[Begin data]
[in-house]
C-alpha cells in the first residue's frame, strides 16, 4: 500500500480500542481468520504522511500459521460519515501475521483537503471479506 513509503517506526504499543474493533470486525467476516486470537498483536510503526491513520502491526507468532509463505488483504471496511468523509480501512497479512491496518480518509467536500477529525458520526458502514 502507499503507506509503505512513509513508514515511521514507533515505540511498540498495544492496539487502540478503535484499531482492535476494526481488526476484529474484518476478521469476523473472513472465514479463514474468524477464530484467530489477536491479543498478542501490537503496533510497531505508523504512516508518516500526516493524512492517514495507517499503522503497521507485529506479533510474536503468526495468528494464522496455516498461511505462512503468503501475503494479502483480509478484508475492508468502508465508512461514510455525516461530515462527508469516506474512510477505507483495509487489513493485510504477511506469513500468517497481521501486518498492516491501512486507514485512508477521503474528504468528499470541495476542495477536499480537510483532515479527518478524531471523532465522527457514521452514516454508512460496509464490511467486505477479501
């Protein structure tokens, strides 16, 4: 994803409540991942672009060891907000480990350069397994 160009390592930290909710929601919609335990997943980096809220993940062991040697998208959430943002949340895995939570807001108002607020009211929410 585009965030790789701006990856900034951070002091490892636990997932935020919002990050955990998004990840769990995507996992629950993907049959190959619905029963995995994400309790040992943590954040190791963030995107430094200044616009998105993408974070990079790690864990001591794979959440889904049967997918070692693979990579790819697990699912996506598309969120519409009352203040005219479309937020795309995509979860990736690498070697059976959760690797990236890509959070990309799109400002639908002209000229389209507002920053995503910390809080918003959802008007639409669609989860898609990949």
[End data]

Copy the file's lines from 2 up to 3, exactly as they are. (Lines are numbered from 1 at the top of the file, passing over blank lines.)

C-alpha cells in the first residue's frame, strides 16, 4: 500500500480500542481468520504522511500459521460519515501475521483537503471479506 513509503517506526504499543474493533470486525467476516486470537498483536510503526491513520502491526507468532509463505488483504471496511468523509480501512497479512491496518480518509467536500477529525458520526458502514 502507499503507506509503505512513509513508514515511521514507533515505540511498540498495544492496539487502540478503535484499531482492535476494526481488526476484529474484518476478521469476523473472513472465514479463514474468524477464530484467530489477536491479543498478542501490537503496533510497531505508523504512516508518516500526516493524512492517514495507517499503522503497521507485529506479533510474536503468526495468528494464522496455516498461511505462512503468503501475503494479502483480509478484508475492508468502508465508512461514510455525516461530515462527508469516506474512510477505507483495509487489513493485510504477511506469513500468517497481521501486518498492516491501512486507514485512508477521503474528504468528499470541495476542495477536499480537510483532515479527518478524531471523532465522527457514521452514516454508512460496509464490511467486505477479501
């Protein structure tokens, strides 16, 4: 994803409540991942672009060891907000480990350069397994 160009390592930290909710929601919609335990997943980096809220993940062991040697998208959430943002949340895995939570807001108002607020009211929410 585009965030790789701006990856900034951070002091490892636990997932935020919002990050955990998004990840769990995507996992629950993907049959190959619905029963995995994400309790040992943590954040190791963030995107430094200044616009998105993408974070990079790690864990001591794979959440889904049967997918070692693979990579790819697990699912996506598309969120519409009352203040005219479309937020795309995509979860990736690498070697059976959760690797990236890509959070990309799109400002639908002209000229389209507002920053995503910390809080918003959802008007639409669609989860898609990949």